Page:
• Freezing defined benefit service accrual at normal retirement age was proposed, but dropped from the bill. This approach would have helped reduce overall contribution rates (while allowing employees in defined benefit plans to continue accruing benefits as they might have expected).
  • A defined contribution retirement plan—first mandatory, then optional—was proposed for TRS and then dropped. Allowing teachers access to a DC plan built to provide primary retirement benefits would have given a wider range of future teachers access to a retirement benefit with a path towards retirement income security.

Further, funding policy changes for TRS are still necessary for the legacy defined benefit plan. The teacher plan is currently 56 percent funded, but that is using an unrealistic 7.75 percent assumed rate of return. Assumptions for TRS need to be improved, and the methods of paying off the debt need to be adjusted along similar lines as what has just been adopted for KRS. Thus, there remains a need for additional pension reforms in upcoming legislative sessions to continue chipping away at changes needed to advance the goal of pension solvency.

Process Critique

Politics is often messy, something exemplified in Kentucky on the issue of pensions the last year. The legislative effort that culminated in SB151 was a moving target since the fall of 2017, when Gov. Bevin and legislative leaders jointly announced a plan and related legislation to place all newly hired teachers and public employees in a pure defined contribution plan, among other aggressive policy proposals designed to improve solvency.

That plan was quickly beset by political obstacles. In addition to an abrupt, scandal-driven change in House leadership, TRS’s actuaries and board muddied the waters by releasing misleading actuarial analysis to the press regarding the original Bevin/leadership bill draft. (Specifically, the analysis measured the status quo forecast for TRS and the proposed changes using different underlying assumptions.) That started to pressure legislators to start backing away from the original reform concept.

This was succeeded by a wave of various legislative proposals around different plan design concepts, slowly chipping away at the more aggressive policy proposal in the original bill in an attempt to win over sufficient political and labor support (the latter of which never materialized, as is evident from recent labor protests and school closings).

And just when it seemed as if all chances of movement on pension reform were dead for the legislative session, a negotiated plan by legislative leaders to rush a sequence of pension reform, tax reform, and budget bills hastily through both chambers in a matter of days delivered SB151 to Bevin’s desk in short order at the end of the regular 2018 legislative session.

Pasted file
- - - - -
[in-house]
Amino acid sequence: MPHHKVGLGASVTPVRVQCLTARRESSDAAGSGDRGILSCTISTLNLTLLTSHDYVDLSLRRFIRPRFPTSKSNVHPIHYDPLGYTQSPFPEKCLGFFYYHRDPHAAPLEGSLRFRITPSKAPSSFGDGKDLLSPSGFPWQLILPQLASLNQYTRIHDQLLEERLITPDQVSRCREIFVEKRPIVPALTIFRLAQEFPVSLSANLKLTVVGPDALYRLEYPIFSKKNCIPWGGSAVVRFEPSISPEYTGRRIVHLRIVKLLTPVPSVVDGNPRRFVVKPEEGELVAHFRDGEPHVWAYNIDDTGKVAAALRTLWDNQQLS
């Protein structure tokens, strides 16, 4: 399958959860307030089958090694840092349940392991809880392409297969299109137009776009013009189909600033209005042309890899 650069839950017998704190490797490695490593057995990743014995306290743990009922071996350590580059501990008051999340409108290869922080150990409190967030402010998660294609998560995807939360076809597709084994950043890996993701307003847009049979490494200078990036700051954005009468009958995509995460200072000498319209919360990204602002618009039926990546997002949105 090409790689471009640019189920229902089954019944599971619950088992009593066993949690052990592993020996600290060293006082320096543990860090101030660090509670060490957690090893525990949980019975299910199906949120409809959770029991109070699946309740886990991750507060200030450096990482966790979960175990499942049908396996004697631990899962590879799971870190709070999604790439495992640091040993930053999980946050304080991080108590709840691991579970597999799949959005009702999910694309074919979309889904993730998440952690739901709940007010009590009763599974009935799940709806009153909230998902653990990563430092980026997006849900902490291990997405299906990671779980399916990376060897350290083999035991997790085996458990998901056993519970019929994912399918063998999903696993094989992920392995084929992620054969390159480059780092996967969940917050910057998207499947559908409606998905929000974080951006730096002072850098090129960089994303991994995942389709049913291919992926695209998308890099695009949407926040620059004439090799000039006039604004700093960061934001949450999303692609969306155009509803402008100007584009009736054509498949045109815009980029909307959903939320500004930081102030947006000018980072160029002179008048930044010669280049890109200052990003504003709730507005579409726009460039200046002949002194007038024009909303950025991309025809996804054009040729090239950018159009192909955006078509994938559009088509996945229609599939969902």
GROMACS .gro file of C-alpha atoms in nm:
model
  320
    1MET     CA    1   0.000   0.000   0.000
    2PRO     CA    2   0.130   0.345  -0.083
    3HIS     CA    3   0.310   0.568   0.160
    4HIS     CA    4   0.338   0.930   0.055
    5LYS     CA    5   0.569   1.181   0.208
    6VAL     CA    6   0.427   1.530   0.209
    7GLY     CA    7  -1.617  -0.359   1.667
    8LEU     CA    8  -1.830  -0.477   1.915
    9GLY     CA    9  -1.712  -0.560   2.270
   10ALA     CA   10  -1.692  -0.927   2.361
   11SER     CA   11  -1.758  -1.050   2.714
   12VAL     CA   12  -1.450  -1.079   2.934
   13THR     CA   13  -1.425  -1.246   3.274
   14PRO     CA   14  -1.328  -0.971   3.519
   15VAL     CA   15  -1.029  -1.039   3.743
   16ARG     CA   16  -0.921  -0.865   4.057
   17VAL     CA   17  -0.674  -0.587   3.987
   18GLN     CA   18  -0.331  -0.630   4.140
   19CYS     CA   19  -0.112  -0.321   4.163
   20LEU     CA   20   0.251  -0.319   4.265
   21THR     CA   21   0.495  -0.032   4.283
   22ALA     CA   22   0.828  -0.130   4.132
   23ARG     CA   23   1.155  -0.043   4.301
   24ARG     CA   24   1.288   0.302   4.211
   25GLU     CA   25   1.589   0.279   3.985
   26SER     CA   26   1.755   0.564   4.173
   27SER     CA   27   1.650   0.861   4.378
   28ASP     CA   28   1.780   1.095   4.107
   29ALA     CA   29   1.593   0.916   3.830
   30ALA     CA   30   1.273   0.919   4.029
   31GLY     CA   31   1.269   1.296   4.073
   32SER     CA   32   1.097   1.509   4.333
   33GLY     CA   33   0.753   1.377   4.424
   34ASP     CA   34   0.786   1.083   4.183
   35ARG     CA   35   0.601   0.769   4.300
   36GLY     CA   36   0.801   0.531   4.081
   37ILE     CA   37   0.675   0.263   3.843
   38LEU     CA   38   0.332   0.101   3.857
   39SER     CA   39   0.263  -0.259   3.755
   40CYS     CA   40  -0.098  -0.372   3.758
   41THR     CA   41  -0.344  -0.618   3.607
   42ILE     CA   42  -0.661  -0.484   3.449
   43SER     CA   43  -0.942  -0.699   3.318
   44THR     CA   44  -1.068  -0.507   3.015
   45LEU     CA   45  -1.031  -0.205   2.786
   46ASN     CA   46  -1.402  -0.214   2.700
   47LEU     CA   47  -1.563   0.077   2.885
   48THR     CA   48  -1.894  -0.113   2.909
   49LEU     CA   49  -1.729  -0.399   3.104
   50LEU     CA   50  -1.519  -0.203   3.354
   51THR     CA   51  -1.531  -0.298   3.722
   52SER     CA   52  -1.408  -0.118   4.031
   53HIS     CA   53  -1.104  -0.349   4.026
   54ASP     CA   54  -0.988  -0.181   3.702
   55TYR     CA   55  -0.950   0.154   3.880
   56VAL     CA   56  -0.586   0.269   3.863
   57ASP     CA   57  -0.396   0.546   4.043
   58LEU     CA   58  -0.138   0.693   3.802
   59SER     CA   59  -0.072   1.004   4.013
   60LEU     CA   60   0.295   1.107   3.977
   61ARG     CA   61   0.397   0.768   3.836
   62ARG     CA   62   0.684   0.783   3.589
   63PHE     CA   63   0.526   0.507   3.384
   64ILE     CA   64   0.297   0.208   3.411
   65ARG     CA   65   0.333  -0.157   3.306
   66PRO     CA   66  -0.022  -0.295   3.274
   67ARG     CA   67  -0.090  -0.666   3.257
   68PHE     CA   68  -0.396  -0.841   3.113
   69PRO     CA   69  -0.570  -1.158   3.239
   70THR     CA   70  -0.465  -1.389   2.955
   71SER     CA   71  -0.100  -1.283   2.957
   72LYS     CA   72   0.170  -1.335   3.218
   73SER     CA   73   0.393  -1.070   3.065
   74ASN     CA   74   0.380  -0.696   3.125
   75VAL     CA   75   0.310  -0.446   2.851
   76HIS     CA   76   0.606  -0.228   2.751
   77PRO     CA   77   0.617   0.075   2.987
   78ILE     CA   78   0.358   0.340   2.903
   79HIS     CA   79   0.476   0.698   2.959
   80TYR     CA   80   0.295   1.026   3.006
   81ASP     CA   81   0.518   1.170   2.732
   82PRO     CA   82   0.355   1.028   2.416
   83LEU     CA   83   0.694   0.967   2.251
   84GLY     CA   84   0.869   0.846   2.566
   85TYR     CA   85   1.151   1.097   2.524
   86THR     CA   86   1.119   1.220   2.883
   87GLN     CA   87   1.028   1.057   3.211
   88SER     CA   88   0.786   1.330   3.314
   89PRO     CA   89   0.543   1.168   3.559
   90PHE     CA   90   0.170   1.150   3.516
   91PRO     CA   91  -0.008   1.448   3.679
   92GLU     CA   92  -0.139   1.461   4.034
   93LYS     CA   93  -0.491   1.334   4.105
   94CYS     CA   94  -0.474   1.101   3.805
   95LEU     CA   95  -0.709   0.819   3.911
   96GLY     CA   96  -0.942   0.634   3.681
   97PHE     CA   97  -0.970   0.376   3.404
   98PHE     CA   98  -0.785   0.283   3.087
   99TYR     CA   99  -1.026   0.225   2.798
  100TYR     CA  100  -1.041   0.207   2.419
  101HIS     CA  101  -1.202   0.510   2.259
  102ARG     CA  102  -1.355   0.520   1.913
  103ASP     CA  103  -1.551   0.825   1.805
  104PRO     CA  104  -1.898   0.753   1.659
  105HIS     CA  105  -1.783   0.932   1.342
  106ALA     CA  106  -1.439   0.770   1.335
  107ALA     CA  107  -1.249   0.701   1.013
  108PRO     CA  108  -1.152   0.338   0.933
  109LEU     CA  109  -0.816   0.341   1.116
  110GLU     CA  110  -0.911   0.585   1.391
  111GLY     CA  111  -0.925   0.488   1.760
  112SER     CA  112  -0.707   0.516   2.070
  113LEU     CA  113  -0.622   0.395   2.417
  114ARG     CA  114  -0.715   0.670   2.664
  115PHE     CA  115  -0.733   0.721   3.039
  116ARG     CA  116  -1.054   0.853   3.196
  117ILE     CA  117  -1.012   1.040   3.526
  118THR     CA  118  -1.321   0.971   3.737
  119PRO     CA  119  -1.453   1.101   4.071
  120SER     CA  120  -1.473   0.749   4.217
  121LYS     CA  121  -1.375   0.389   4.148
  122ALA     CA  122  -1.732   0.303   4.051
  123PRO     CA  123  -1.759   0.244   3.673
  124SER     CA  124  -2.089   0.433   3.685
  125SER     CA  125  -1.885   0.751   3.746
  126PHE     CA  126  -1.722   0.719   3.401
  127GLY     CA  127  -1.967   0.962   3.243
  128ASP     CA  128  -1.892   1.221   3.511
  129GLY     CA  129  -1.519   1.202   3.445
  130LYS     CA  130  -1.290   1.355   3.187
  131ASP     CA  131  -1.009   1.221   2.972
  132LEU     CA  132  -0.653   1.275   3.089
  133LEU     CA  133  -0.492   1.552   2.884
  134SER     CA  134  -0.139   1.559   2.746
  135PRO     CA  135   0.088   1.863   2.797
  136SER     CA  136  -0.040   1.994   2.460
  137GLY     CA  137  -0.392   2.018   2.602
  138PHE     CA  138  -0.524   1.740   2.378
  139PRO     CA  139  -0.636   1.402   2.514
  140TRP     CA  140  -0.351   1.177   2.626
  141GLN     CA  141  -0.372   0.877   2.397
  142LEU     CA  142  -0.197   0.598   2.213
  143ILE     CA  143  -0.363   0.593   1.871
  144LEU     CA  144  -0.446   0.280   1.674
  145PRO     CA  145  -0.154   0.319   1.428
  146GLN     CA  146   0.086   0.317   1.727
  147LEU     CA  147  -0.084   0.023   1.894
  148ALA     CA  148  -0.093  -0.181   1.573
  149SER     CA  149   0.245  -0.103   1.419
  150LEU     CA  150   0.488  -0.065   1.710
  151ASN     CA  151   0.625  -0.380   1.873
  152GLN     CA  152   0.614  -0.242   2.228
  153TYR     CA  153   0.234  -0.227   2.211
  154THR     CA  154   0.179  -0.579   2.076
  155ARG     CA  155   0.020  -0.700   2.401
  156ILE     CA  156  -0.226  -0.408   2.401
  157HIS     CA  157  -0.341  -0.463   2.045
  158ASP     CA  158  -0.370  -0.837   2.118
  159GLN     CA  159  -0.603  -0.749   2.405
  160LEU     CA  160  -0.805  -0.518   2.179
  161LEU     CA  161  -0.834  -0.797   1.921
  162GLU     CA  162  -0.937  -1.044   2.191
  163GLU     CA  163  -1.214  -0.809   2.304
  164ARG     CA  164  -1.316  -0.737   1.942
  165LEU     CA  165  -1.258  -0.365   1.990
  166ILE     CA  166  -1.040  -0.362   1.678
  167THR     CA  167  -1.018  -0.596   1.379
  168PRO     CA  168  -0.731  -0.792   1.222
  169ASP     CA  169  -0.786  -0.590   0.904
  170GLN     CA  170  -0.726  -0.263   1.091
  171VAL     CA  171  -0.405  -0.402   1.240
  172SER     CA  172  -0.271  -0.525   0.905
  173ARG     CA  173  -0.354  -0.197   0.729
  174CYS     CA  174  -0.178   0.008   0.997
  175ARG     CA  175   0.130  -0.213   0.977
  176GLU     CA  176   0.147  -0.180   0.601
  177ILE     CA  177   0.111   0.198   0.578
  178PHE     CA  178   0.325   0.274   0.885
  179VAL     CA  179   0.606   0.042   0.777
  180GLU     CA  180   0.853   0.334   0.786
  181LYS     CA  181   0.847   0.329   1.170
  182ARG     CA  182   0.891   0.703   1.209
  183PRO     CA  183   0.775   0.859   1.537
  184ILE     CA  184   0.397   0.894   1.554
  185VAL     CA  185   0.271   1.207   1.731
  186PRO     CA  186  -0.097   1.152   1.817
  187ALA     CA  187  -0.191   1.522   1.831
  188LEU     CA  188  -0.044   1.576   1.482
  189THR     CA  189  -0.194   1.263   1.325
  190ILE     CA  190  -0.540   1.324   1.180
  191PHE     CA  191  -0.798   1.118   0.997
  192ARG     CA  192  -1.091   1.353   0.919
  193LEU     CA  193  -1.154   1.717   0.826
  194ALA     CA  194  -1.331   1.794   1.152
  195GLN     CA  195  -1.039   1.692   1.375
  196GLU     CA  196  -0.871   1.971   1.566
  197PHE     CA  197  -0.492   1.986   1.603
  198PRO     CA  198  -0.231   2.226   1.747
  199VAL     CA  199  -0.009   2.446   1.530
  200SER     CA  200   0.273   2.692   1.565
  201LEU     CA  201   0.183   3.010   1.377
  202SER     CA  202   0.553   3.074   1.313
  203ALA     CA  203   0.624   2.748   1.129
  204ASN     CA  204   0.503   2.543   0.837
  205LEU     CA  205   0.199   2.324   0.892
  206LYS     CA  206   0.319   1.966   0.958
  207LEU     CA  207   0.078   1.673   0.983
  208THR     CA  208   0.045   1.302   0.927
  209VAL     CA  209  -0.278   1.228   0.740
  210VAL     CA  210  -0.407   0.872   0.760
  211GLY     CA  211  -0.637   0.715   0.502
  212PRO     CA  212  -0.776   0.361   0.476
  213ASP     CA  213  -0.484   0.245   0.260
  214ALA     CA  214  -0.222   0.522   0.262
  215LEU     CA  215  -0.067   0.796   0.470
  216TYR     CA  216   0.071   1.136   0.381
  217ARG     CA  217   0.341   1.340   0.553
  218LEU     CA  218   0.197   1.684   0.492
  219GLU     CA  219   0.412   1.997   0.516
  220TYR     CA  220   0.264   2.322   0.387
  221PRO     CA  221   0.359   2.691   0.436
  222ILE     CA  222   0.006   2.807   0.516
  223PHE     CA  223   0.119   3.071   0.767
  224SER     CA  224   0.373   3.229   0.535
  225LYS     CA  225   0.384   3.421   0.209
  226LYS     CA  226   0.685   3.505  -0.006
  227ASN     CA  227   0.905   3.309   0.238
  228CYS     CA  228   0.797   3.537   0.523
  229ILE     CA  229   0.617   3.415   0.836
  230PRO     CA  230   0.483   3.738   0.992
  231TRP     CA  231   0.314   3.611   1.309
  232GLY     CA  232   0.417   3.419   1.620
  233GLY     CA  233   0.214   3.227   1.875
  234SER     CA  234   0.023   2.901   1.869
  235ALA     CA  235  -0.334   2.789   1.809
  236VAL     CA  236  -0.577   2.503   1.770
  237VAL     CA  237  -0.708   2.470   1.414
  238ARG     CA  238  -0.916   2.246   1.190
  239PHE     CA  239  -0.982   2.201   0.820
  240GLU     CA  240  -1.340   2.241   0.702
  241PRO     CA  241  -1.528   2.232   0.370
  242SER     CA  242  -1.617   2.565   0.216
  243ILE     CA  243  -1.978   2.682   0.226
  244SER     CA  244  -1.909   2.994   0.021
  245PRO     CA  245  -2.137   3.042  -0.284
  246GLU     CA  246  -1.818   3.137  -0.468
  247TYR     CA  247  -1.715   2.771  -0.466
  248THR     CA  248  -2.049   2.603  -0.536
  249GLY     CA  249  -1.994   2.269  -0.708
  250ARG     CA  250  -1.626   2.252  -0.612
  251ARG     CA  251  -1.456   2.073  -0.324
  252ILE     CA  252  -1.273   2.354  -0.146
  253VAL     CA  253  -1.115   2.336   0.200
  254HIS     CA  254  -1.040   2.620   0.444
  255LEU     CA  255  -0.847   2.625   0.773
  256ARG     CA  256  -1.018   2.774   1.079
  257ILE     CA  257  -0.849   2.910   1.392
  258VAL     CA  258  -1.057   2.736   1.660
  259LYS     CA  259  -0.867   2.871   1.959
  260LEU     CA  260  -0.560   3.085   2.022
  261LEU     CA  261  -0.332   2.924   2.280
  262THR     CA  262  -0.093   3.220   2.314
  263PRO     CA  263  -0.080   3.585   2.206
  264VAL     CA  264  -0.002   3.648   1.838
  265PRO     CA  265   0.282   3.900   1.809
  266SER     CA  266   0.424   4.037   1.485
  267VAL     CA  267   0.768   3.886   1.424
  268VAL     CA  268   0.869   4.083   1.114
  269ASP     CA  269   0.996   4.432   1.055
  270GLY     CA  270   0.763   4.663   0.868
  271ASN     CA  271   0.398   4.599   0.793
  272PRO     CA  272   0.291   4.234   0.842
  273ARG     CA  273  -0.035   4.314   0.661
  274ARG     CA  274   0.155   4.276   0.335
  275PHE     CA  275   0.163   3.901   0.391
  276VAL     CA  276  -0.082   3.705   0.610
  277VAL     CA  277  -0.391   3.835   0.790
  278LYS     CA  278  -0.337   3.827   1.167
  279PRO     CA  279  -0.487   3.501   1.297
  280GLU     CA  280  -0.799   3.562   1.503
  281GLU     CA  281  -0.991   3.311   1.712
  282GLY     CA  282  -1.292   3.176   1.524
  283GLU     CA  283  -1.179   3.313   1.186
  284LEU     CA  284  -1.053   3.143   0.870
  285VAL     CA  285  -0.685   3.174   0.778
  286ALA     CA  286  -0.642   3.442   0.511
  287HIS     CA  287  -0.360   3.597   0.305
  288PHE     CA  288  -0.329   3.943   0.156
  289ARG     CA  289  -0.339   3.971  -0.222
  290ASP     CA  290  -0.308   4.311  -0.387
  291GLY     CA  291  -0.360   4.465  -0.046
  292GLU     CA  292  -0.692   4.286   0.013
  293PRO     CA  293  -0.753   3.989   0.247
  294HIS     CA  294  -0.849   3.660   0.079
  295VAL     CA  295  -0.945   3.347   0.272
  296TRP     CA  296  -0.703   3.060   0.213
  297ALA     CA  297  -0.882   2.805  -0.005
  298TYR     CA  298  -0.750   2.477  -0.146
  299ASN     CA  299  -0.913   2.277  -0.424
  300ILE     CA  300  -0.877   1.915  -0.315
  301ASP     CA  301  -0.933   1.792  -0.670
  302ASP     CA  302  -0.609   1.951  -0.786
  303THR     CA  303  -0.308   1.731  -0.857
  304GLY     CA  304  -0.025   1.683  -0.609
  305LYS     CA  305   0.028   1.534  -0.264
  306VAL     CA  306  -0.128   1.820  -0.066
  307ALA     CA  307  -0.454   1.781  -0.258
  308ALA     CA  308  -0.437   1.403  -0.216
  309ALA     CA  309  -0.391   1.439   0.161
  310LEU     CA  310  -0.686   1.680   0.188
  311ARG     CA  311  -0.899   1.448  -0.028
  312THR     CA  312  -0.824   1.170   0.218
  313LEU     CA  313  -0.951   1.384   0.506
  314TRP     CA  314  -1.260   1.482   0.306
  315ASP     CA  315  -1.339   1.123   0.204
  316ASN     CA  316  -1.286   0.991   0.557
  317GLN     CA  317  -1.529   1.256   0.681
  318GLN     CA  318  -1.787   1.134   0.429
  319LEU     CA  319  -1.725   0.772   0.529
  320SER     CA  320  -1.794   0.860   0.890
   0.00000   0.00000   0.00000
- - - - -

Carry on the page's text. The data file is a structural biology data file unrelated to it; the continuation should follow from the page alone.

The language included in SB151 was pieced together from a range of previously introduced or drafted bills that had been considered and analyzed, such that the final text reflected a patchwork of ideas that had been debated in various forums since the Fall of 2017.

The passage triggered several waves of protests by teacher unions—part of a larger narrative emerging in several states around teacher compensation issues—and a lawsuit filed by Kentucky Attorney General Steve Beshear and two labor associations challenging the passage of SB151 on both procedural and constitutional grounds.

It may be fitting that such a convoluted process culminated with the terrible optics of pushing a pension reform bill through the legislature in the dead of night as a “gut and replace” amendment to a piece of unrelated legislation on wastewater issues. But it is not true, as some have asserted, that the bill hadn’t been read by members — every provision was in some version of the reform bills presented over the previous six months. All components had been discussed and debated ad nauseam—it was only the particular combination of ideas that were new. Still, it is always unfortunate when sound policy is tainted by poor politics and poor messaging.


Untangling Kentucky’s 2018 pension reform requires reconciling some tricky contradictions. First, it’s true that SB151 was watered down and did not go far enough to solve all of Kentucky’s pension crisis. But no one reform ever does, and the fact remains that it makes some major policy changes that will de-risk and improve the long-run solvency of the KERS and TRS plans speaks to its merits. Second, the legislation did not cut a single dollar of teacher benefits or COLAs and will create a still-very-attractive retirement plan for new hires. But activists and labor associations are still decrying the reforms as “pension cuts” in the local and national media, distorting the intent and reality of the situation. Third, the bill passed through an unfortunate political process (as did Kentucky’s recent tax reform and budget bills). But Kentucky’s recent experience in pension reform serves as a good reminder that an ugly political process can still occasionally result in good public policy.

Hopefully, the needed follow-on reform work in Kentucky will tread a more conciliatory and collaborative path.